In the initial period after a sprain, icing does help contain the swelling. Especially if you have a more severe injury. If you are pretty much immobile, then icing is a good idea for the first 36 hours. The problem is that this is all most people do. This is just the very beginning step toward rehabilitating the ankle. But, in the first 36 hours, ice will help contain the swelling and can be used as a treatment. How long should you keep the ice on your ankle? And what is the best way to do it?
As a general rule, you should ice your ankle about 15 minutes and then take the ice off for 20 minutes, then ice it again and so on. By far the most effective way to ice your ankle is by placing it in a sink or bucket of cold ice water. Yeah, it’s very cold, but much better than just placing a bag of ice over your ankle. You will definitely feel the difference!
Okay, so now you know how to ice your ankle, but that brings us to another problem. After 36 hours, you won’t get enough results to make it worth it to keep doing it. I can pretty much guarantee your ankle will still be very swollen, stiff, bruised and immobile after 36 hours. What then?
So, you have reduced the swelling a little bit with the ice, but now you still have a swollen sprained ankle that you can barely move, let alone walk on… right? Unfortunately, most people think they are stuck just resting and elevating it until it heals. This can take anywhere from 2-8 weeks. That’s a very long time for such an injury. To make matters worse, once you can walk normally again, your ankle will still be very weak. In other words, the initial injury creates scar tissue which makes the ankle joint inflexibile and weak. What does this mean? Well, you will be at far greater risk for injuring your ankle again. But, that’s not the only problem…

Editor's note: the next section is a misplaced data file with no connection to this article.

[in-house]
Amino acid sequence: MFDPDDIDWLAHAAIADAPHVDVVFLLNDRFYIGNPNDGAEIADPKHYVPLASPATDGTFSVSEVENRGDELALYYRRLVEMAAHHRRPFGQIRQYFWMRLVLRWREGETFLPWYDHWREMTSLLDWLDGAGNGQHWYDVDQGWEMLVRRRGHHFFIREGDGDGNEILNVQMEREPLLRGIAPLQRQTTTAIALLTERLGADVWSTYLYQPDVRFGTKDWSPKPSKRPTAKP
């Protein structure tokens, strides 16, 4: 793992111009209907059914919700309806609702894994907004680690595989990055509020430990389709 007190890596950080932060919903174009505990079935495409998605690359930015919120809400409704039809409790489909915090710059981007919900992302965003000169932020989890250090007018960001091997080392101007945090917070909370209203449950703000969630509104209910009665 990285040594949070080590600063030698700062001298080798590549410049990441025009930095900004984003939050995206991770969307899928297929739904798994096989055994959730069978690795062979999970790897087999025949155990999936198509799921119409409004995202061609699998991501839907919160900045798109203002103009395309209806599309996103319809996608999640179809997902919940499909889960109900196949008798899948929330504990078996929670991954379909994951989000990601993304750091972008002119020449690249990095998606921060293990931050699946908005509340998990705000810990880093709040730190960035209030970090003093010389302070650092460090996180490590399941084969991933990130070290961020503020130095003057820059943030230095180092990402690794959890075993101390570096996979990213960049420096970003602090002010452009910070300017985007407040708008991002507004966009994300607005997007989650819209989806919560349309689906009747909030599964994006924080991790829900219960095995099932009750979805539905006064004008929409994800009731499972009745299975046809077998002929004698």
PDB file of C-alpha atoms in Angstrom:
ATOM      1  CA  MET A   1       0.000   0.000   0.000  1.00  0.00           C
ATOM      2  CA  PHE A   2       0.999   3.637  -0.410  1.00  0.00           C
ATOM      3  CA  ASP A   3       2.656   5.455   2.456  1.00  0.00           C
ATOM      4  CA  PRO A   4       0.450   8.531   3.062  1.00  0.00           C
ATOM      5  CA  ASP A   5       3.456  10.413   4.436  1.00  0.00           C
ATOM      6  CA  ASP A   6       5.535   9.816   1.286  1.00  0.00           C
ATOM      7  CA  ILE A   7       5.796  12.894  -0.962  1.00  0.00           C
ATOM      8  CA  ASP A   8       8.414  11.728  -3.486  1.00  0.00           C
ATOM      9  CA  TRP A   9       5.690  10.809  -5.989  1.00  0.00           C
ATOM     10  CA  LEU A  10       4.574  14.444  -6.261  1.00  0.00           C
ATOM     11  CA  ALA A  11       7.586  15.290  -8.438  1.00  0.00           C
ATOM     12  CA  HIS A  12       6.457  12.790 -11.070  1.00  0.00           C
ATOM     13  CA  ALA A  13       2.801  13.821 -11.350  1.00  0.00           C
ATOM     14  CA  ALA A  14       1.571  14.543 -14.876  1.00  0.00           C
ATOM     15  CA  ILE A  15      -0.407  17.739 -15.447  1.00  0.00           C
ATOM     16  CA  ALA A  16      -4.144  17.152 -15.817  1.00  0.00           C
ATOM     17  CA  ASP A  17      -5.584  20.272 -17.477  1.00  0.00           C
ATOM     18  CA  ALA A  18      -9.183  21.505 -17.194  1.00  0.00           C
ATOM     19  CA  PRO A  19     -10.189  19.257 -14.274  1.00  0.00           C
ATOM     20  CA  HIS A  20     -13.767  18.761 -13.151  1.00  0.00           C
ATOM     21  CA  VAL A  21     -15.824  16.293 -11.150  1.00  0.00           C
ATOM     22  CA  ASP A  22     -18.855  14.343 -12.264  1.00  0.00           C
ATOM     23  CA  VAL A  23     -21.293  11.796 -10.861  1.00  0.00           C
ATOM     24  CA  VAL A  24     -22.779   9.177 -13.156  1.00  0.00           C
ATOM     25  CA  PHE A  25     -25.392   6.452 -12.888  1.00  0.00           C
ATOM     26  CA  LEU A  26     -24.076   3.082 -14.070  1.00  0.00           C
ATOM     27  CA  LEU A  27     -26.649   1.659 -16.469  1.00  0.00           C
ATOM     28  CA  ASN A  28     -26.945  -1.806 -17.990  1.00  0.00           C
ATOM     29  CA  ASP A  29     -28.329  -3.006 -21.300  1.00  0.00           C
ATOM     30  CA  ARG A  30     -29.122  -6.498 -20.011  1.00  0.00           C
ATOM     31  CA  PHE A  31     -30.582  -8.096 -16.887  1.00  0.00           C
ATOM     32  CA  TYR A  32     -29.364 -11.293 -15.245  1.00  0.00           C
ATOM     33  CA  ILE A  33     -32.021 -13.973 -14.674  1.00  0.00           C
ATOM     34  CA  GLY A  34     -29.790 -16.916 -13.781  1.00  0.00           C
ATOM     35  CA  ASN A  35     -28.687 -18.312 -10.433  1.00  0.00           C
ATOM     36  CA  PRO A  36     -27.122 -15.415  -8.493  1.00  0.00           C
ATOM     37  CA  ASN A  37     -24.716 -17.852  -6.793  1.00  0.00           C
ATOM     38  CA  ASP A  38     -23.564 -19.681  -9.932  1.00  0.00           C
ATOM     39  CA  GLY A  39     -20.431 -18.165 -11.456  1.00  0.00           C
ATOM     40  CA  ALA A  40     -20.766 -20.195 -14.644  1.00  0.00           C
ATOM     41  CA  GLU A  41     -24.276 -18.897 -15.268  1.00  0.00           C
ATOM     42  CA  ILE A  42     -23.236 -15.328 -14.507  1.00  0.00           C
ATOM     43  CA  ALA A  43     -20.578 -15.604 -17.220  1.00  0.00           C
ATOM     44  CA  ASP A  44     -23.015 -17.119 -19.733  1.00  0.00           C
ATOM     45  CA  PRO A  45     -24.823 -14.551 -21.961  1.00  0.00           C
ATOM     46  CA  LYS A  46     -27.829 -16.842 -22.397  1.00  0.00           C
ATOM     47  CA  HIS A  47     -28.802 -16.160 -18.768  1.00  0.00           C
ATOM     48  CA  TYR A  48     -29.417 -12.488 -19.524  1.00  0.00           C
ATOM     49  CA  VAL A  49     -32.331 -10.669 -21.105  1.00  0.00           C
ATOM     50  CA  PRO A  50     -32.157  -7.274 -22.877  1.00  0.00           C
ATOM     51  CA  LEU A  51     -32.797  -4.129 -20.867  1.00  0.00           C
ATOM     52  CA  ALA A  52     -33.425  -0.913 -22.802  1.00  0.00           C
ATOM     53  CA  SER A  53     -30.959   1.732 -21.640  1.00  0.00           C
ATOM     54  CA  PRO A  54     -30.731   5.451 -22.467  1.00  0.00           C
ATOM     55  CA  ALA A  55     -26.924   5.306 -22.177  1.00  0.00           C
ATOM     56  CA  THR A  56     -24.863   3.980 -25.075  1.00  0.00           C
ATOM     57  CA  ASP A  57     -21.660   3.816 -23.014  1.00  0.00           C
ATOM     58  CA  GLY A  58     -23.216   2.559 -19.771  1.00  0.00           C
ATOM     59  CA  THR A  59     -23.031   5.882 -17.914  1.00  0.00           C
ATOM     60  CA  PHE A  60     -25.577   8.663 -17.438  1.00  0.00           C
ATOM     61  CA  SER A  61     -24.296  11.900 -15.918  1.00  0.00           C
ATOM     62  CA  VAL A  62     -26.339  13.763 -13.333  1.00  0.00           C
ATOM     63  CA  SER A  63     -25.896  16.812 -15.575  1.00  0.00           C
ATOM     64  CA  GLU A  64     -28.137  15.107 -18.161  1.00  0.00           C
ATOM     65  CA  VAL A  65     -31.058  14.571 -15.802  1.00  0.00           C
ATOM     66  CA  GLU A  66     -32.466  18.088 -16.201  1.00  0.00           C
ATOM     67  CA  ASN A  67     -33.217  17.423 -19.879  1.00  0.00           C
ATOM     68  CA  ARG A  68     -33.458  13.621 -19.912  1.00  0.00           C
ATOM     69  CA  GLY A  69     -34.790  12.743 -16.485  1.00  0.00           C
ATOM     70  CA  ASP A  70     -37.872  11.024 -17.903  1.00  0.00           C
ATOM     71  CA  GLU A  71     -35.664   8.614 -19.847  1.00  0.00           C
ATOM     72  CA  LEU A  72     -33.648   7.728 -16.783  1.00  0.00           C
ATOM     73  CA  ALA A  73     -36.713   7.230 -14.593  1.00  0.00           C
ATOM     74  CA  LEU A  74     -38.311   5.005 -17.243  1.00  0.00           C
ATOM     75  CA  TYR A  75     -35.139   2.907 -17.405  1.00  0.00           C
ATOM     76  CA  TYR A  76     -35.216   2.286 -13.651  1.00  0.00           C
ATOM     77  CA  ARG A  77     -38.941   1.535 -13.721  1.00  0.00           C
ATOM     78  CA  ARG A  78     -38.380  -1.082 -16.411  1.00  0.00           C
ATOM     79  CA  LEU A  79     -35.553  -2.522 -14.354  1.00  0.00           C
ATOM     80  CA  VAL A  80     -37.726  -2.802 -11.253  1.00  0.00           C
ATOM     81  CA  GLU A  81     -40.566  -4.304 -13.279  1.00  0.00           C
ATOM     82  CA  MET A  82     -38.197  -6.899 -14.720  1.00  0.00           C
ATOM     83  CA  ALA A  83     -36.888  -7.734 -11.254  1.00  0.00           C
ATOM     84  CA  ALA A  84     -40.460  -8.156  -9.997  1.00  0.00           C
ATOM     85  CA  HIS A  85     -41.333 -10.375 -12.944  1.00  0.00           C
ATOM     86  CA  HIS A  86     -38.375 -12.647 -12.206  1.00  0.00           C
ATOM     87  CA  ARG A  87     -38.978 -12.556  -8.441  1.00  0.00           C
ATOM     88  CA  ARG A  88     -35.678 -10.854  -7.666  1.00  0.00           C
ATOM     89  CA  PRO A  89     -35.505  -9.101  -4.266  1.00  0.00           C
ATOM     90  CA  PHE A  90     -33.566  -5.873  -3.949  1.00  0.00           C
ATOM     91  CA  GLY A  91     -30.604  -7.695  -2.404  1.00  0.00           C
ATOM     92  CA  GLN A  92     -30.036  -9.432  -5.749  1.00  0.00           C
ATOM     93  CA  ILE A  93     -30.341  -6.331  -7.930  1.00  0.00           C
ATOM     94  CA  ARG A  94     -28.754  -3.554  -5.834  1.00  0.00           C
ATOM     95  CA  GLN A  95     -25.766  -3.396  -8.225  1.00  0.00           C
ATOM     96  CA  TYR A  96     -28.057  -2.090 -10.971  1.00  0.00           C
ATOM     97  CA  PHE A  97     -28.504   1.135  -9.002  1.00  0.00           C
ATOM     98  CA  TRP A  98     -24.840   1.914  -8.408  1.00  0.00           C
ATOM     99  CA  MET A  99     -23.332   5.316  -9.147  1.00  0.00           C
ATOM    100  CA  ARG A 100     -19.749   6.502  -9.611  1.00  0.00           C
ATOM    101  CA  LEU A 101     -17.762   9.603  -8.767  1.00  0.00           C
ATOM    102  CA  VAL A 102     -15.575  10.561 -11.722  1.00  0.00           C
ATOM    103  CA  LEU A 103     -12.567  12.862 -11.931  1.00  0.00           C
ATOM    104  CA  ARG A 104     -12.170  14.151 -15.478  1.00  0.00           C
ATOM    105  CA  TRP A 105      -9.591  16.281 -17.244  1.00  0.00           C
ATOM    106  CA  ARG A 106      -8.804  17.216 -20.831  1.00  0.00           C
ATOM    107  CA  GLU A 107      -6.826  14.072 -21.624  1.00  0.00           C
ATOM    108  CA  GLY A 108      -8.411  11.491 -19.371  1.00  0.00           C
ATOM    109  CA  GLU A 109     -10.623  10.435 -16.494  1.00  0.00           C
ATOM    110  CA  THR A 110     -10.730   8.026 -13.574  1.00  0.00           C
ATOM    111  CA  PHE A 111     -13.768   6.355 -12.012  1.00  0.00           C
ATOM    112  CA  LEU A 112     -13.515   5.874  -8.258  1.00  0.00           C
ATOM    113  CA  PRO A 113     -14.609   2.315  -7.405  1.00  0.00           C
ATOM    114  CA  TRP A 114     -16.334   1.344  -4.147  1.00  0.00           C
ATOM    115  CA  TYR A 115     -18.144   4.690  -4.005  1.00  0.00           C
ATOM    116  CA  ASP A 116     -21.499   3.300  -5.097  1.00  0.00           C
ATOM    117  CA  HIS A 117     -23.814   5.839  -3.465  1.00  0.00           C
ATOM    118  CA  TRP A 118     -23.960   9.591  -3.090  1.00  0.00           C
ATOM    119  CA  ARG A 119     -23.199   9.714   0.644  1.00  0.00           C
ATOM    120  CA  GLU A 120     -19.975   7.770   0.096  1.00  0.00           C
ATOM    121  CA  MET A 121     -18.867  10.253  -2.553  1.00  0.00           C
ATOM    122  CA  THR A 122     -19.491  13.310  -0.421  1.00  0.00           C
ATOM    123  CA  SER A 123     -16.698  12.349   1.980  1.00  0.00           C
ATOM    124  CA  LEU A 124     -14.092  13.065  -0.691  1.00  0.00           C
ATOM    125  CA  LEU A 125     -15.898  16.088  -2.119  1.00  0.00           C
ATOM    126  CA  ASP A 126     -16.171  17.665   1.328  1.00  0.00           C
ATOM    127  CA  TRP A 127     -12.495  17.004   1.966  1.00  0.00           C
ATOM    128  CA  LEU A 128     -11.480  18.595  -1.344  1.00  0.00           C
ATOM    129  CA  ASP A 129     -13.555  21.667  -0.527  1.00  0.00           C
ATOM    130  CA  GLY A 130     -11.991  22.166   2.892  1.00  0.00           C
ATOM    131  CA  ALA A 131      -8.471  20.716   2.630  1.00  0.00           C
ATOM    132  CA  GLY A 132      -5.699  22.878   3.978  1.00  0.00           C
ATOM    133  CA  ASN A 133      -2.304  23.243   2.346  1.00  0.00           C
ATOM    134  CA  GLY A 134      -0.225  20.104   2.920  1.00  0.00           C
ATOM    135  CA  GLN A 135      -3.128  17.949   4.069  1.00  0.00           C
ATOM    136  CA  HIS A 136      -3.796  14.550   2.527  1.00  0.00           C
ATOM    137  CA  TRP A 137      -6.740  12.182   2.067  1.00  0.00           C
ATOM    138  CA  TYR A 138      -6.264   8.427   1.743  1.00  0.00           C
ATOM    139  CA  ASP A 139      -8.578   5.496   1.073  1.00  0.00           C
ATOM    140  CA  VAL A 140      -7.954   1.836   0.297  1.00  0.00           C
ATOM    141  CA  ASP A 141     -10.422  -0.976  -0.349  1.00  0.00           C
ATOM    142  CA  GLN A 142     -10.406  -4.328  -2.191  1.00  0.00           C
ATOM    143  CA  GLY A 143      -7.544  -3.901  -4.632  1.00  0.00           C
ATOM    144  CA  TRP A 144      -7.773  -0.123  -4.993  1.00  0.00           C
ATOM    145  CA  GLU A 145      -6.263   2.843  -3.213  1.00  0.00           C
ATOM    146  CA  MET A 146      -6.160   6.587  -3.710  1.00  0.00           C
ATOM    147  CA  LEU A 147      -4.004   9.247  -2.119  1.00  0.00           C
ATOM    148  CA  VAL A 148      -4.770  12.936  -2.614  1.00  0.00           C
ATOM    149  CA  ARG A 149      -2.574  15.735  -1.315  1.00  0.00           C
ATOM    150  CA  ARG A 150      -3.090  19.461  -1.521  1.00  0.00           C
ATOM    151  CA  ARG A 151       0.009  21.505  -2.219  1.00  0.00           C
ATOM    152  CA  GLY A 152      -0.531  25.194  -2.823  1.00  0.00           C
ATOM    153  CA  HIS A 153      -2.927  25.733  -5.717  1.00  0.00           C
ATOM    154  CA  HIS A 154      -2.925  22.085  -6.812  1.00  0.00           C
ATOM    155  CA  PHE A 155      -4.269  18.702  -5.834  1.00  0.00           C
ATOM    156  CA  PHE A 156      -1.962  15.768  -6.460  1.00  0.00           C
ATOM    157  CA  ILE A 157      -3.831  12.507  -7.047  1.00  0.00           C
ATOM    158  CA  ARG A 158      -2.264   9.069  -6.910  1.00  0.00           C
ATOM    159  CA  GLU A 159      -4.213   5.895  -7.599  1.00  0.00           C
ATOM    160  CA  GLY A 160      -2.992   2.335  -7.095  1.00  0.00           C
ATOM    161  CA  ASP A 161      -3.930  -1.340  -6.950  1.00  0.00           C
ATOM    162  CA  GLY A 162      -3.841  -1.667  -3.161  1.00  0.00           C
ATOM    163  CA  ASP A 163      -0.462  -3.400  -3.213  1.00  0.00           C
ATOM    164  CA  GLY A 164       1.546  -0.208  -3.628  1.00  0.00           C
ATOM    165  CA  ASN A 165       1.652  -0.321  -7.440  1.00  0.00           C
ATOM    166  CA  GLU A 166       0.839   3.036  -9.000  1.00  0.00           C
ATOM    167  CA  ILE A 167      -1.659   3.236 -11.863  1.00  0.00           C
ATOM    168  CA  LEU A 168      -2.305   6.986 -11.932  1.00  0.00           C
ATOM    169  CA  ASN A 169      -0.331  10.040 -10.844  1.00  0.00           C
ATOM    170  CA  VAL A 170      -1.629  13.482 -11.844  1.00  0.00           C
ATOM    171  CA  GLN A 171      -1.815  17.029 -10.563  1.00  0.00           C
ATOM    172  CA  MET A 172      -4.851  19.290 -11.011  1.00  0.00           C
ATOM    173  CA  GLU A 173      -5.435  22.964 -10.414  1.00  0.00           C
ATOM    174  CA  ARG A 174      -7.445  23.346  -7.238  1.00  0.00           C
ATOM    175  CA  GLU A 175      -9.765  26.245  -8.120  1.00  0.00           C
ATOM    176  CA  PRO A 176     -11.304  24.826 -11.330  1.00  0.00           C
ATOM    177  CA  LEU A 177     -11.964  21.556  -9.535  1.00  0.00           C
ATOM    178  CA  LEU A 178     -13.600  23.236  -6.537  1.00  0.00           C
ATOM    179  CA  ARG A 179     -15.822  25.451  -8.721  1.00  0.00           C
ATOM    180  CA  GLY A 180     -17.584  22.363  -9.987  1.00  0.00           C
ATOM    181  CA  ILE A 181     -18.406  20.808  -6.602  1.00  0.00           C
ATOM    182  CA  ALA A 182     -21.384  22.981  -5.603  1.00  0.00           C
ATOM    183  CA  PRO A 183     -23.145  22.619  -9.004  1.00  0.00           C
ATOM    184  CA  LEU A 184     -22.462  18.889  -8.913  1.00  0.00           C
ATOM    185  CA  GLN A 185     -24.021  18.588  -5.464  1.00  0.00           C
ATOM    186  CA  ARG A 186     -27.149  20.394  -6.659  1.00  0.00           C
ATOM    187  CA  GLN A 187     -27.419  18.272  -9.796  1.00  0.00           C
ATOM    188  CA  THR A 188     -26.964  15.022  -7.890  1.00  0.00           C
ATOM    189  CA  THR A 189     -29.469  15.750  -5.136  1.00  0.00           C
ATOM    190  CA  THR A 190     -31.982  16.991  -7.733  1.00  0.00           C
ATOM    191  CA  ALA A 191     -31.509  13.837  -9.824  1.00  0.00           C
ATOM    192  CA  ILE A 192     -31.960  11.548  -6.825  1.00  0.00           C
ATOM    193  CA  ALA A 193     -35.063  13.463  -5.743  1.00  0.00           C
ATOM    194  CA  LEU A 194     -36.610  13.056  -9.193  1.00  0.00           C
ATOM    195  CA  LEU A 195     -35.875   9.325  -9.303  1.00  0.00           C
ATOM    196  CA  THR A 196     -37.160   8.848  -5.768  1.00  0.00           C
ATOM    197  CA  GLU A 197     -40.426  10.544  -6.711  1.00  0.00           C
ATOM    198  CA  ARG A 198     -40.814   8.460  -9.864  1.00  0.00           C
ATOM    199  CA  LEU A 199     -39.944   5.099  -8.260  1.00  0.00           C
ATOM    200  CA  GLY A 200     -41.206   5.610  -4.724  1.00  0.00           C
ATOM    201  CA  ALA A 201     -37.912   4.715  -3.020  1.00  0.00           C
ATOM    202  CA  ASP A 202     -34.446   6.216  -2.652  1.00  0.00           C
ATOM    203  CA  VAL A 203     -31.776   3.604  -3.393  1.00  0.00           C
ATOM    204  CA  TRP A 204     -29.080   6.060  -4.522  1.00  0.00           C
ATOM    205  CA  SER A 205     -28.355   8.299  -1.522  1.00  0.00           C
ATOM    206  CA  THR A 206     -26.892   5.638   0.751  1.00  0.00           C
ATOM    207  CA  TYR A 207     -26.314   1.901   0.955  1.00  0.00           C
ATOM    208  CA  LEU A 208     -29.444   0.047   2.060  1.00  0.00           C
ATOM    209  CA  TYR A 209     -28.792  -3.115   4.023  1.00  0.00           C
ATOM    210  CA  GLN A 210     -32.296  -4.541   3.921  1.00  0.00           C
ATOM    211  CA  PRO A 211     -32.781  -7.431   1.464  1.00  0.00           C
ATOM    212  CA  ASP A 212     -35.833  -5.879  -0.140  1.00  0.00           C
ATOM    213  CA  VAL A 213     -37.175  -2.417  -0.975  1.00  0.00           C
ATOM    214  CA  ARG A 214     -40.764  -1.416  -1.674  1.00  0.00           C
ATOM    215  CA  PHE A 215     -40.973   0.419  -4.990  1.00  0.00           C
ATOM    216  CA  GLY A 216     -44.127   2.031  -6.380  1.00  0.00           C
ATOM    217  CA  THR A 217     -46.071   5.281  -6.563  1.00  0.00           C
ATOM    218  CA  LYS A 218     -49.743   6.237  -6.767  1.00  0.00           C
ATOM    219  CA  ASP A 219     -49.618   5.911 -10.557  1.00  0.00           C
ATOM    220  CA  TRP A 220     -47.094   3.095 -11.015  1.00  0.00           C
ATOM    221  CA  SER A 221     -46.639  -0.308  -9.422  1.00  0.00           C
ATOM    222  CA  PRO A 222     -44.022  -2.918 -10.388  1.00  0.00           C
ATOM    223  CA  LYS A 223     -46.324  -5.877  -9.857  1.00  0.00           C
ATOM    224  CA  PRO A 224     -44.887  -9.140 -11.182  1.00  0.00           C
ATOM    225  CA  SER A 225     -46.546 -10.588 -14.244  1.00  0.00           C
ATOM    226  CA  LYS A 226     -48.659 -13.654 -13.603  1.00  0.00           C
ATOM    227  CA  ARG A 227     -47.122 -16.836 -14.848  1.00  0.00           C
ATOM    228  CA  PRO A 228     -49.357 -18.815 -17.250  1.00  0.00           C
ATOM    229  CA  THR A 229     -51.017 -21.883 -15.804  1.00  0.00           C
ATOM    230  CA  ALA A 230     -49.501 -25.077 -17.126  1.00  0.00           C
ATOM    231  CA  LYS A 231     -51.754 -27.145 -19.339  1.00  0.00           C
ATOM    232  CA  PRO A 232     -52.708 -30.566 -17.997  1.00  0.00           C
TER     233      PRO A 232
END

If your ankle is weak and inflexible which naturally occurs after an injury, you put yourself at risk for knee, hip, and low back pain. Why? It starts getting pretty technical, but just imagine that your ankle can’t move as well as it did before the injury. This affects how you walk, run and stand. These seemingly small changes (you may not even notice the difference), have a large effect on the kinetic chain that runs up your body. I have seen people who have bad shoulder or neck pain, because their ankles were so weak and immobile. it affected their posture and created muscle imbalances that run all the way up their body.
So, what can you do to properly rehab your sprained ankle?
The good news is that you are not condemned to having a weak and immobile ankle forever. There are exercises and stretches that specifically strengthen the ankle joint and heal the neuromuscular damage that occurs after an ankle sprain. Further, by rehabilitating the ankle properly, you will be at much lower risk for future ankle injuries and help keep your body free of pain. I have developed a system for rehabilitating the ankle called H.E.M. It targets every part iof the rehabilitation process and has been incredibly effective with my clients.
The best part about my program is that it dramatically reduces the healing time. Instead of taking 2-8 weeks to heal, my clients are walking normally again in 3-5 days. No, I am not exaggertating. Plus, the program is extremely easy to do and can be done easily at home or even in bed, if you are immobile. I have seen some other exercises and stretches, but they tend to only fix part of the problem and can leave your ankle unprotected from further injury. Also, most of these exercises don’t rapidly speed up recovery time. It is important to make sure you are doing stretches and exercises that really target the ankle joint correctly to make sure you don’t cause harm and at the same time, get maximum results.